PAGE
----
Don’t nap during the day. Avoid napping during the day to “catch up” as this only serves to steal deeper sleep you will need for the night.

Don’t exercise before bed. Exercise is really important for healthy living and healthy sleeping. Just don’t do any aerobic exercise in the evening before bed. Gentle yoga style or stretching is fine as aerobic exercise will energise you.

Plan a relaxation period before bed. Give yourself at least 20 minutes of down time before bed. De-activate your mind, listen to some music, curl up on a couch, flip through a magazine. It is very important to create a division between the stress of your day and your sleep time. Television or reading may provide this for some people but if you have insomnia, even these may be too stimulating.

Lady listening to music before bed Pic: Rex/Shutterstock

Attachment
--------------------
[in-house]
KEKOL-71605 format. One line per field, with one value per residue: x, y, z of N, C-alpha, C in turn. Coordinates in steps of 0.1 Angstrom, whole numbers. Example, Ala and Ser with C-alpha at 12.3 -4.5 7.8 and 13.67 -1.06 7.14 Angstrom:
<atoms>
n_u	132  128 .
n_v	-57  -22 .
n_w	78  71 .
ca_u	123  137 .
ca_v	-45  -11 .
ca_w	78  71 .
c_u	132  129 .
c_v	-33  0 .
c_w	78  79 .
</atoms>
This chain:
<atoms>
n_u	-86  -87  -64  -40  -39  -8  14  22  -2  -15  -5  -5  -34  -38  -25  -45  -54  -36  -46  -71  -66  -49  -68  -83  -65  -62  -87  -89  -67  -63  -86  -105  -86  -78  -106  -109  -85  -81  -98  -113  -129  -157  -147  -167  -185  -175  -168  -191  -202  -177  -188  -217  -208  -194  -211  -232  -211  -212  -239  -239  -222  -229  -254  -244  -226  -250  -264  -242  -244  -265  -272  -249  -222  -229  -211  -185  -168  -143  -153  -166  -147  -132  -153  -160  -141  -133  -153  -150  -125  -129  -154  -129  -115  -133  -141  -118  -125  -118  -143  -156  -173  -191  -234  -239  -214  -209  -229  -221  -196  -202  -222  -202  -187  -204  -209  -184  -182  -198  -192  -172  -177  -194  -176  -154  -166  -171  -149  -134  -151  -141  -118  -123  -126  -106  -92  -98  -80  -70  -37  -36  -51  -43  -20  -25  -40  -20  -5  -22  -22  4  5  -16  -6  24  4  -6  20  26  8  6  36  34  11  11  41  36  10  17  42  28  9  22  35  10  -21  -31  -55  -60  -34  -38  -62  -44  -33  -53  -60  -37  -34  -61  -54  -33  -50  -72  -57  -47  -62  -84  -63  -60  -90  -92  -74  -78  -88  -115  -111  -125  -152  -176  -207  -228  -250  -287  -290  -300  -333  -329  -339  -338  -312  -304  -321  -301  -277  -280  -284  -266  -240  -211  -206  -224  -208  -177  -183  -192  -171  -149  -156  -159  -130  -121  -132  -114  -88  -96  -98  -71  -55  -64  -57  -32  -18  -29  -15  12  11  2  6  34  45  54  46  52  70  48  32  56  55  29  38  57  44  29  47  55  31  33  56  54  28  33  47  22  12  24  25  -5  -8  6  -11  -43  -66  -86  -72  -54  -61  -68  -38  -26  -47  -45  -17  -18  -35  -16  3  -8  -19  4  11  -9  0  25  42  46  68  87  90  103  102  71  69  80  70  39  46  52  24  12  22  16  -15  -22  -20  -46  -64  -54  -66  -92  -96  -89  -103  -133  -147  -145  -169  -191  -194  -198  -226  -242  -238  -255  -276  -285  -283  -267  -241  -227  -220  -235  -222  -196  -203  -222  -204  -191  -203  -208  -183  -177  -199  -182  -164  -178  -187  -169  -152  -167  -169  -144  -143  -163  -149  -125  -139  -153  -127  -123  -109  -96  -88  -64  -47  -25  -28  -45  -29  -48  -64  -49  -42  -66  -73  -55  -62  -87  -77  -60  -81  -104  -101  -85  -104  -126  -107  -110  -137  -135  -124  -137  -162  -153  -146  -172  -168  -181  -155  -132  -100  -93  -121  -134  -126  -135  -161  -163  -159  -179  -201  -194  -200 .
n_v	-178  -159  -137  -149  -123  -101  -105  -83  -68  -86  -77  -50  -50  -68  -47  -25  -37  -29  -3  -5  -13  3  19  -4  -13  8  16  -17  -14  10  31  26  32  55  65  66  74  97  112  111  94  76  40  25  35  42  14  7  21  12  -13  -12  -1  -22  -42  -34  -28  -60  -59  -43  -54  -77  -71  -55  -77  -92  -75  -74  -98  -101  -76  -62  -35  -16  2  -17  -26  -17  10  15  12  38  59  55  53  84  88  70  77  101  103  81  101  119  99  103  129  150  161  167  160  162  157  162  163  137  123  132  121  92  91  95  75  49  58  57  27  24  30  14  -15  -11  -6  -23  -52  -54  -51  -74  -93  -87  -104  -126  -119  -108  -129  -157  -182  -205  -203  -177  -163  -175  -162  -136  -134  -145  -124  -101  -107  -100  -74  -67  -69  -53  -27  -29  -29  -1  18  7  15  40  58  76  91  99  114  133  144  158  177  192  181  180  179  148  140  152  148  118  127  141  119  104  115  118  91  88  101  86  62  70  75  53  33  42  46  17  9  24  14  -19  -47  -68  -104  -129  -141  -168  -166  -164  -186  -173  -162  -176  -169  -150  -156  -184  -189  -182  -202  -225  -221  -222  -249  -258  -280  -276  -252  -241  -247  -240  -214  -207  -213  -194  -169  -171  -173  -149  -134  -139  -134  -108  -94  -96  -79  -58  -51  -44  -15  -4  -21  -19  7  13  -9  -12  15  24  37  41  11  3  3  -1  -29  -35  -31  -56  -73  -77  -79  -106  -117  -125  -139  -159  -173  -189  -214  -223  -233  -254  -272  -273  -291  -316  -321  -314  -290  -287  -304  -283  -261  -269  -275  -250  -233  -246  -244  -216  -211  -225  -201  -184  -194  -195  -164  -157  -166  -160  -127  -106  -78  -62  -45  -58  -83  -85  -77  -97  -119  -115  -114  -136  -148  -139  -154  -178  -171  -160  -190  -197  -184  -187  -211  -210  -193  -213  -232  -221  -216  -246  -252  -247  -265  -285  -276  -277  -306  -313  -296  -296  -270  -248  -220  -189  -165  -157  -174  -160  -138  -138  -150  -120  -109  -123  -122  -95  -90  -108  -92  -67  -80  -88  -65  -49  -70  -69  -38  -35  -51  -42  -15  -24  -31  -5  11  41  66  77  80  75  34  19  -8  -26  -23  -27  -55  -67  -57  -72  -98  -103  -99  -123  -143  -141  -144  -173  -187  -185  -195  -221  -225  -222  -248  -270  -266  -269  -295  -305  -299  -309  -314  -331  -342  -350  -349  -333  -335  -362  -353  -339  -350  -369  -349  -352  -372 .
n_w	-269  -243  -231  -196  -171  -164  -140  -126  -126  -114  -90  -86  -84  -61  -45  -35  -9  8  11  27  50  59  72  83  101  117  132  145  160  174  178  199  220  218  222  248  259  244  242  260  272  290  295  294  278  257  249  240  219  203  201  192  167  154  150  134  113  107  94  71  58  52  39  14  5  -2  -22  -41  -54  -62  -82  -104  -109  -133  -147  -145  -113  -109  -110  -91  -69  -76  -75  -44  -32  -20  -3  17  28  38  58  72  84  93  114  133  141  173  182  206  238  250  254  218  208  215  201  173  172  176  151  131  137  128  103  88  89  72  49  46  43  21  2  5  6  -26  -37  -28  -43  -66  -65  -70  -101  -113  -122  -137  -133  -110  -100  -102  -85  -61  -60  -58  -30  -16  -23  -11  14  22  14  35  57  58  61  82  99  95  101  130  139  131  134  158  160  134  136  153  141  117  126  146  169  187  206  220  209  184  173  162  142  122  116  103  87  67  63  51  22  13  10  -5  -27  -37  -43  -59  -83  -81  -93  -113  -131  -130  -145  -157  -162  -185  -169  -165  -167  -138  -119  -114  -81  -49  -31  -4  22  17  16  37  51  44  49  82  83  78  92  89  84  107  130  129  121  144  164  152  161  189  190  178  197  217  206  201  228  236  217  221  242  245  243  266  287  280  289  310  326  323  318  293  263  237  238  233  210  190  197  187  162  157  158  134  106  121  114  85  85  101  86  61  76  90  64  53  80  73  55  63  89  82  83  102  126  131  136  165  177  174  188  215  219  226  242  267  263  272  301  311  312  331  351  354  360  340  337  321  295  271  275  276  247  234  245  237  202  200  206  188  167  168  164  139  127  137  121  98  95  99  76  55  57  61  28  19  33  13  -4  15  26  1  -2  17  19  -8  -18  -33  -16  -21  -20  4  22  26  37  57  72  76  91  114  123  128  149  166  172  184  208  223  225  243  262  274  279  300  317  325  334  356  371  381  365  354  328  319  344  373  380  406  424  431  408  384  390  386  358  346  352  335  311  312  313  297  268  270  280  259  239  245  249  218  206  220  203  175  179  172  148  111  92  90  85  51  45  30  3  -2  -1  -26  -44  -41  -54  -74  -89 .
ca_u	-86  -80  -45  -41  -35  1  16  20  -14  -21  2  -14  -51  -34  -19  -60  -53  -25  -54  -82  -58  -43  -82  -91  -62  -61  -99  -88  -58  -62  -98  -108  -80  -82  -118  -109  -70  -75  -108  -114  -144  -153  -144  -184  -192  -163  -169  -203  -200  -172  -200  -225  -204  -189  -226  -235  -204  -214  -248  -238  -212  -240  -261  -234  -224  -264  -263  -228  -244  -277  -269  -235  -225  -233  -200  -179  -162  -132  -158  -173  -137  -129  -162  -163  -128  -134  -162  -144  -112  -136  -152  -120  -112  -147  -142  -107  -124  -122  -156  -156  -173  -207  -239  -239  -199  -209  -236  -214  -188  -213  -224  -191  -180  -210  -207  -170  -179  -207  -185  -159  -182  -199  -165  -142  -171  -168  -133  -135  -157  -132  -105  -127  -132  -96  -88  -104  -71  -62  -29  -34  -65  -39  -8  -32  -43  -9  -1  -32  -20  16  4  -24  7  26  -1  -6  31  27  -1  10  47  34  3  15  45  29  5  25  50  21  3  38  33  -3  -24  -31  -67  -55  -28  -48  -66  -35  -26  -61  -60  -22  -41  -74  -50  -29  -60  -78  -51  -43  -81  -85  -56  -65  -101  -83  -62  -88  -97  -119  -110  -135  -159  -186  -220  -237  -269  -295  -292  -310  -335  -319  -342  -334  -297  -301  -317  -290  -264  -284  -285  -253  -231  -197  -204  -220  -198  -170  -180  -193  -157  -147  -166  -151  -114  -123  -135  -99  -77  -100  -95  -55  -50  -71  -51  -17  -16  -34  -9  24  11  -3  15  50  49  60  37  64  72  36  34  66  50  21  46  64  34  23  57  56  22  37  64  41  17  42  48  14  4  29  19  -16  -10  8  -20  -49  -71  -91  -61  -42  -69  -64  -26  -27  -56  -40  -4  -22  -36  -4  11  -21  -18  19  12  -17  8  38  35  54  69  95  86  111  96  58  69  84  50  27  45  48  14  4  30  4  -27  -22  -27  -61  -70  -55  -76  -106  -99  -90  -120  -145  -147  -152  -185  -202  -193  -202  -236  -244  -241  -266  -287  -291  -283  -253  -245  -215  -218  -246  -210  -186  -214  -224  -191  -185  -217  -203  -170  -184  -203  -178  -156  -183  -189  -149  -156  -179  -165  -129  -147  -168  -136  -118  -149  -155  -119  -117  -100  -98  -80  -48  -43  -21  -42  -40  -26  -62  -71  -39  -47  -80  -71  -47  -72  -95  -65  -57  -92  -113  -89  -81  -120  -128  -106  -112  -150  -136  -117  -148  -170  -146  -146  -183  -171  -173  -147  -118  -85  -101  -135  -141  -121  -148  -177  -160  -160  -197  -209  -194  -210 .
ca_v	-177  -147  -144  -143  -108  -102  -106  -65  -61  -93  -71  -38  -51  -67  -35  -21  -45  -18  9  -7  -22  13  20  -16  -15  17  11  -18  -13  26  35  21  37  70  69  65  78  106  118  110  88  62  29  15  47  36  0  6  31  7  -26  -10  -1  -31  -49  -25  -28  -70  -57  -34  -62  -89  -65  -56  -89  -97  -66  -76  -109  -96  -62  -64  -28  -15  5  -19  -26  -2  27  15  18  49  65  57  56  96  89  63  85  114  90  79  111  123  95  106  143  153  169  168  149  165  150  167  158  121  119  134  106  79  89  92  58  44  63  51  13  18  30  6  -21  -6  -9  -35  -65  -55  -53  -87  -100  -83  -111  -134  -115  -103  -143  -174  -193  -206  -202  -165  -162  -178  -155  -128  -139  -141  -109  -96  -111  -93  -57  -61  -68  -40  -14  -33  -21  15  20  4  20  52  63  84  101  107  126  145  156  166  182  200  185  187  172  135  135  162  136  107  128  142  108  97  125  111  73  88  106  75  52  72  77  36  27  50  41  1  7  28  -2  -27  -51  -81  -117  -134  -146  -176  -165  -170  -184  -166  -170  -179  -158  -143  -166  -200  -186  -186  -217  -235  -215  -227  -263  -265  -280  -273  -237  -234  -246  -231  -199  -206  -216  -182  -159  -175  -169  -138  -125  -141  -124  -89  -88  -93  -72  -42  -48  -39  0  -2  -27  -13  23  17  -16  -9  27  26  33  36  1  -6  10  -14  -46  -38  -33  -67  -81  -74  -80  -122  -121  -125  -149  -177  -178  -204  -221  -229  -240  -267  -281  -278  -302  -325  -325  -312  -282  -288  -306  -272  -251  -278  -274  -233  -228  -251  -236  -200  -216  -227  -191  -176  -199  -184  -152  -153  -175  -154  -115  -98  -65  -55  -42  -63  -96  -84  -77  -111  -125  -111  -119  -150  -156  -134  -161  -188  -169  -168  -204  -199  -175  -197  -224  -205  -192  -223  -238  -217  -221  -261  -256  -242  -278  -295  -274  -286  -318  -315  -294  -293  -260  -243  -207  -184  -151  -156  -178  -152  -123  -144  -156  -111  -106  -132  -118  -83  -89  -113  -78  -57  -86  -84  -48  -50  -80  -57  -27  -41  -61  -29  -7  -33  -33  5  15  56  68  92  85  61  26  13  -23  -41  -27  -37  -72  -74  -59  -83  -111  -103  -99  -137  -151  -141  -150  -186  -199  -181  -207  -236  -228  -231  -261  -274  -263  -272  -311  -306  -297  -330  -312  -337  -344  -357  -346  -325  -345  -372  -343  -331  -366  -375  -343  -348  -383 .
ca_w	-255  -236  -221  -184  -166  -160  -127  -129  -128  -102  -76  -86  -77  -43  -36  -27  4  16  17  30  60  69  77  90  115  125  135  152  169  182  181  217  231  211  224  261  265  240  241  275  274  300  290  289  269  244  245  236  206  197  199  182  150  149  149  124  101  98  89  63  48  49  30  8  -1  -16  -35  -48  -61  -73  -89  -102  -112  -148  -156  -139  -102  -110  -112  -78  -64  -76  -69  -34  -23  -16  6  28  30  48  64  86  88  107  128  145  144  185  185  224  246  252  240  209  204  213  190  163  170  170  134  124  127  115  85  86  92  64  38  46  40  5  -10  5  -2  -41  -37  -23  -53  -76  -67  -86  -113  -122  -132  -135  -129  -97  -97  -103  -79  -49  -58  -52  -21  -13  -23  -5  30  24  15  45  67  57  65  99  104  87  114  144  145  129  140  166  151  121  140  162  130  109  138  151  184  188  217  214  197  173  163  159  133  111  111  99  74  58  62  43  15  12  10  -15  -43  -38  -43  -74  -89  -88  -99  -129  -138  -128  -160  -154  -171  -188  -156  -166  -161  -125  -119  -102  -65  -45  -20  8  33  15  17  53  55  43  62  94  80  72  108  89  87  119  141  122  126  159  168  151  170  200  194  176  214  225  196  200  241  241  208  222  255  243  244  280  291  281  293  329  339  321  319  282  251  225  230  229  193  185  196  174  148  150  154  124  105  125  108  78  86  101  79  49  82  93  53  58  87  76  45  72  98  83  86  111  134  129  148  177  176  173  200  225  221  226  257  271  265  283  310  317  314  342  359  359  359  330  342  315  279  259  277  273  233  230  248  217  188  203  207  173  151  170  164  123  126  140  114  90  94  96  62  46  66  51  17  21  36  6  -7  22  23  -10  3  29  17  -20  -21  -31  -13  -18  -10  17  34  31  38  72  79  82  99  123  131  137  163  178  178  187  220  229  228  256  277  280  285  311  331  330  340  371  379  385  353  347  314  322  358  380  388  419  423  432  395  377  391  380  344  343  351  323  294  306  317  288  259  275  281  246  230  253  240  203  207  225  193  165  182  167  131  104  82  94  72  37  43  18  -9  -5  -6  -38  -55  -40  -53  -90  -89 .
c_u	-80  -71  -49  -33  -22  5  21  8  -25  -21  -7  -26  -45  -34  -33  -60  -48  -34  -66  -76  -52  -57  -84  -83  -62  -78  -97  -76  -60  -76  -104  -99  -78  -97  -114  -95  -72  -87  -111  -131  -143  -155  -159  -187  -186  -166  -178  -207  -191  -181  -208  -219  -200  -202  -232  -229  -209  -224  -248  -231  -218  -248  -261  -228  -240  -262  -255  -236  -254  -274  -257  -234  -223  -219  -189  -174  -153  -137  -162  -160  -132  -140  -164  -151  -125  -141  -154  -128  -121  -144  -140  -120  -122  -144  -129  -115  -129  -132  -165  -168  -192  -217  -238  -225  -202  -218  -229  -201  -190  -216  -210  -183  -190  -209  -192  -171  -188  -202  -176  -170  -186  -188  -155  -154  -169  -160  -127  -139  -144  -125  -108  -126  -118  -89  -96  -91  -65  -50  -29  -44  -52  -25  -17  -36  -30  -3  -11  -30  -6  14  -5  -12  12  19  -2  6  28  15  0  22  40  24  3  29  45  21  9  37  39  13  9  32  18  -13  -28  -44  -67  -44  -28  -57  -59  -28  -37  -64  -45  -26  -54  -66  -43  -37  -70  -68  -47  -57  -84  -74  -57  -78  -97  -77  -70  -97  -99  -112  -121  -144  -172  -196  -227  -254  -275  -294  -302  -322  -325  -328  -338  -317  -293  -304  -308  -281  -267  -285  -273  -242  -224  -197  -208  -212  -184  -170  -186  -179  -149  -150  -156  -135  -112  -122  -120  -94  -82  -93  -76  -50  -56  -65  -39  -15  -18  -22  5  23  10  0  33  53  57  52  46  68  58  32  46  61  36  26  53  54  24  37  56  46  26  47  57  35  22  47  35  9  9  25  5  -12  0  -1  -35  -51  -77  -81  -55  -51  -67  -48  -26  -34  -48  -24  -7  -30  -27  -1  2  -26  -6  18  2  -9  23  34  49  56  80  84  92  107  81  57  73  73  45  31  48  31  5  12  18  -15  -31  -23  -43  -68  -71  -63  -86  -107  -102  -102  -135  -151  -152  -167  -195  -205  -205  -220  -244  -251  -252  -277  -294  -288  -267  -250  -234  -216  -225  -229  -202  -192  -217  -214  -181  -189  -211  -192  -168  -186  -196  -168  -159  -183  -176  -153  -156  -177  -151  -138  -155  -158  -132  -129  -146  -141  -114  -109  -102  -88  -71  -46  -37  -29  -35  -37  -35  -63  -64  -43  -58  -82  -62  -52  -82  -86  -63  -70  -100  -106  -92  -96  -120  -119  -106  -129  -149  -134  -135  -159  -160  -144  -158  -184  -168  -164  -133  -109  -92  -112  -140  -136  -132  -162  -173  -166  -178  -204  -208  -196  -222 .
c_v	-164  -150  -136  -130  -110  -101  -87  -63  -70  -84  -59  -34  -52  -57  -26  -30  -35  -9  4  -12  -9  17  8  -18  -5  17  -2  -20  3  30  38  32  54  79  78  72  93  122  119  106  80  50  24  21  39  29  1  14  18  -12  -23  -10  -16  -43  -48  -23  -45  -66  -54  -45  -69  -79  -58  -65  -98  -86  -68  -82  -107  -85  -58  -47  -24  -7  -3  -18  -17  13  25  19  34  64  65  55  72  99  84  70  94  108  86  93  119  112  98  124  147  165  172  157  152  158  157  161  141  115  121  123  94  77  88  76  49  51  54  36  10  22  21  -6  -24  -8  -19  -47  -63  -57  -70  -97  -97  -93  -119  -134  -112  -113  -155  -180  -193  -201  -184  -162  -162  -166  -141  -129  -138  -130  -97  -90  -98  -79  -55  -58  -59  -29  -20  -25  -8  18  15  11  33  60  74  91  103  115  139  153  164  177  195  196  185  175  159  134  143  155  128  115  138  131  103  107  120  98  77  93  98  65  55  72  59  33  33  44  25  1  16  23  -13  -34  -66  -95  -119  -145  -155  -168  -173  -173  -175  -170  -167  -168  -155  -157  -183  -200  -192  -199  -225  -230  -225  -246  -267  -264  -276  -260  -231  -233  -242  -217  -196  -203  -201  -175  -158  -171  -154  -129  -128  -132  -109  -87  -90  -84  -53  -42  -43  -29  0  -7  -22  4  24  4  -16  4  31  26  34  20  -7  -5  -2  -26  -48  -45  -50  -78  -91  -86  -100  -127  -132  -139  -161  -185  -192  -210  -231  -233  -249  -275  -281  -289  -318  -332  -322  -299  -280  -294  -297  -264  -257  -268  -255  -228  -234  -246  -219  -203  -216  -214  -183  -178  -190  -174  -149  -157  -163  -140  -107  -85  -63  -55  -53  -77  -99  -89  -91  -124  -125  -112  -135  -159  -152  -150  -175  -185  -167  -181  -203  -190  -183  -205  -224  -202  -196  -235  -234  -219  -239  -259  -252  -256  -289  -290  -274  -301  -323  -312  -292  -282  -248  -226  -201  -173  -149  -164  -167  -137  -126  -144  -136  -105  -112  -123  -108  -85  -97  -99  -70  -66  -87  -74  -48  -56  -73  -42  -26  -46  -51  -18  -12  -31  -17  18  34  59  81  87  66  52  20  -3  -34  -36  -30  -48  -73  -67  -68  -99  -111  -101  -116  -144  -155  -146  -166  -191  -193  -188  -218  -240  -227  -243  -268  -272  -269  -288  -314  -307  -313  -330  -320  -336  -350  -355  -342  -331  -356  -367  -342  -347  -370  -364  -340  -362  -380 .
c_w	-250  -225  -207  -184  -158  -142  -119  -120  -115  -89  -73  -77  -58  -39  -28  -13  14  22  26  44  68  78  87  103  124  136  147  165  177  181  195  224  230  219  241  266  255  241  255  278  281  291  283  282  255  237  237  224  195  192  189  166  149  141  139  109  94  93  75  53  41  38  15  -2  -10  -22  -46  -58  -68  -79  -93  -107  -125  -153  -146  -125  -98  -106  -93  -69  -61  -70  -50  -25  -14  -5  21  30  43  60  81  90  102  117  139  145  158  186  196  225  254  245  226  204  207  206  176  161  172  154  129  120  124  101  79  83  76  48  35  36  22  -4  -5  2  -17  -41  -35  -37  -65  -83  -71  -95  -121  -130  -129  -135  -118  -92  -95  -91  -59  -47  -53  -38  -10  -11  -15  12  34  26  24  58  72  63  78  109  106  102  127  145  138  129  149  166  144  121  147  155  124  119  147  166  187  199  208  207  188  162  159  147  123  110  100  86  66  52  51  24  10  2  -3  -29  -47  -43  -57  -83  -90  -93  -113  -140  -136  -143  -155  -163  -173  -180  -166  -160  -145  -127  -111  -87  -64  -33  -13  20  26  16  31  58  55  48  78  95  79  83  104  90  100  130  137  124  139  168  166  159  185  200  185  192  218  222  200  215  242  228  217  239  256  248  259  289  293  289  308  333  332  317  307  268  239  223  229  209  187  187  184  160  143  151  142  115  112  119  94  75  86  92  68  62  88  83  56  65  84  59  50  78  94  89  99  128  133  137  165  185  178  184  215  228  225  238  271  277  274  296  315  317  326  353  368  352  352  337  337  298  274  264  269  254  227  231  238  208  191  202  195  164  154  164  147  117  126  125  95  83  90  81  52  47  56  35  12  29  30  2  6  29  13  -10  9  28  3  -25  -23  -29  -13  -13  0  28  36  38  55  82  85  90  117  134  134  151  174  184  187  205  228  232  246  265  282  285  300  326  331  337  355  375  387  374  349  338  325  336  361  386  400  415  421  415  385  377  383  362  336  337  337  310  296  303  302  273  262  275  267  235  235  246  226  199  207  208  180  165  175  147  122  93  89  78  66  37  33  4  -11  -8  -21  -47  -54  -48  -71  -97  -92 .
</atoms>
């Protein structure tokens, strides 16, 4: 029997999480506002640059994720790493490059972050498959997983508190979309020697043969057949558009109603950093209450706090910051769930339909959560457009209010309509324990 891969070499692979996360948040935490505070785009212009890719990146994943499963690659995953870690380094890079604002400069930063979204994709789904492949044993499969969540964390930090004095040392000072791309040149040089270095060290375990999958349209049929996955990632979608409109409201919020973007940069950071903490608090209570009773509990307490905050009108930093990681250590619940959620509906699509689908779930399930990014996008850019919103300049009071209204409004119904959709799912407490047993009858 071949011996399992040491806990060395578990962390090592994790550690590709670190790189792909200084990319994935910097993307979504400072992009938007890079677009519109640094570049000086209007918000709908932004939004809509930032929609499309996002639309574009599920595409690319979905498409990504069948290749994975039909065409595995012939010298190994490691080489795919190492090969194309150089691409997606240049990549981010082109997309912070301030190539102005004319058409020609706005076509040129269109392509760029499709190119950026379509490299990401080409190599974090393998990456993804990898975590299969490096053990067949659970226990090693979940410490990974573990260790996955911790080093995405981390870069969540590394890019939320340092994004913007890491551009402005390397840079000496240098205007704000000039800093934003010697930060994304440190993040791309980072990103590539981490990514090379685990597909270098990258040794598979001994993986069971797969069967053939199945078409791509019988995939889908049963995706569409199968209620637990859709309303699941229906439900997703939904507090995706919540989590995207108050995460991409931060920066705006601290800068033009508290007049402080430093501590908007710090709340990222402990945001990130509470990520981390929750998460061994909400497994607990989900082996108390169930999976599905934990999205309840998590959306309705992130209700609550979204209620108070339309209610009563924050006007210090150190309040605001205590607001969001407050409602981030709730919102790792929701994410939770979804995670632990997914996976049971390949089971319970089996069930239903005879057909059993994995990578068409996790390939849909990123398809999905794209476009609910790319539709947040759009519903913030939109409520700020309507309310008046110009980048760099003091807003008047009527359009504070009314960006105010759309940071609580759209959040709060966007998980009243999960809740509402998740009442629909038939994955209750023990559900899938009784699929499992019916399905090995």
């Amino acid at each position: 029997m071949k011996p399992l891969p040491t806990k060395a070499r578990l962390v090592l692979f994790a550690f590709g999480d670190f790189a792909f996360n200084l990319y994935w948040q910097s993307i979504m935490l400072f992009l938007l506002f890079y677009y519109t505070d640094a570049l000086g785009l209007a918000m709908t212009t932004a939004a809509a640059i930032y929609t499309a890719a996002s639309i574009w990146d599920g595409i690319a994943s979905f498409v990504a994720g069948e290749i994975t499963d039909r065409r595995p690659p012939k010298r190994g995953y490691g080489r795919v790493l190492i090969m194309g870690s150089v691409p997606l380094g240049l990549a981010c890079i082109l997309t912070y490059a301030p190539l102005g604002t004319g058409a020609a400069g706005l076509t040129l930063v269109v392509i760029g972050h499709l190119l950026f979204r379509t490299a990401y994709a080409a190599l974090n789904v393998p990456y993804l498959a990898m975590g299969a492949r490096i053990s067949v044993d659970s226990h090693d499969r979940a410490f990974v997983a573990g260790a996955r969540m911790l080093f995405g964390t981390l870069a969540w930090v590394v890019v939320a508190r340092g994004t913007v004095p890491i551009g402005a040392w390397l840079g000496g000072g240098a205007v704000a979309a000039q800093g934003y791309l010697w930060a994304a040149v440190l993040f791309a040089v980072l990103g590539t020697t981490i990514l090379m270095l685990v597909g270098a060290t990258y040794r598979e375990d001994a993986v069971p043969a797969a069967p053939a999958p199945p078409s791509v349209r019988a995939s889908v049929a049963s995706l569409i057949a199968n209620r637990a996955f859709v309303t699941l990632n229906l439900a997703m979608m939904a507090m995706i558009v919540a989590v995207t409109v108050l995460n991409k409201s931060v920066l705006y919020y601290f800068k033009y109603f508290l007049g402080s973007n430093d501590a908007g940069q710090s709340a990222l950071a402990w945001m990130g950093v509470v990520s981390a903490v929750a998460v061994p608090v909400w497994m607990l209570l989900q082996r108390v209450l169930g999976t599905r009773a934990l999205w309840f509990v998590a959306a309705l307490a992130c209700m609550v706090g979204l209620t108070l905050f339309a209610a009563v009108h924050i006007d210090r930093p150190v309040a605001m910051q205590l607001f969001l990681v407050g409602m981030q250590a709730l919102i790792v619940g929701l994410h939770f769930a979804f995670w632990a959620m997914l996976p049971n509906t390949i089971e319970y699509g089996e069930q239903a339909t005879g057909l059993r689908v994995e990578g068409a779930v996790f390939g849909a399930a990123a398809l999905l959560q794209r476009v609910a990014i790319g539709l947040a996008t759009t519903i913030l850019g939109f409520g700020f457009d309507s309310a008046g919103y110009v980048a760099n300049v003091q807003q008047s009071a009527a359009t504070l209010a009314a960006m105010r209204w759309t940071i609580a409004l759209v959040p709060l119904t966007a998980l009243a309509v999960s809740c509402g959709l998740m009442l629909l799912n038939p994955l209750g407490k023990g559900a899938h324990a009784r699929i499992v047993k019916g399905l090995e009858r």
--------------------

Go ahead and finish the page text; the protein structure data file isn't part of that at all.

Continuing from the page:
Some people find relaxing music before bed can help Pic: Rex/Shutterstock

Only go to bed when tired. Your relaxation time should trigger sleepiness. Wait until you feel sleepy before heading to bed. It does more harm, as you will see, to be spending a lot of time awake in bed.

Don’t clock watch. Make sure your alarm is working and then turn the clock to the wall or cover it with something. Looking at the clock and counting your awakenings makes you more vigilant and anxious. The extra light coming from a digital display will also affect melatonin production.

Use the bed for sleep alone. With the obvious exception of sex, refrain from any other activity in bed. The bedroom area should be an oasis of sleep and you must come to associate the bed as a place for sleep, not activity and wakefulness.

If you wake in the middle of the night get out of bed. Tossing and turning leads to associating your bed with being awake and frustrated. Changing your behaviour can help train your brain for sleepiness if you come to associate the bed with sleeping. Associate wakefulness with a chair that you place by your bed and sit in it when you are awake.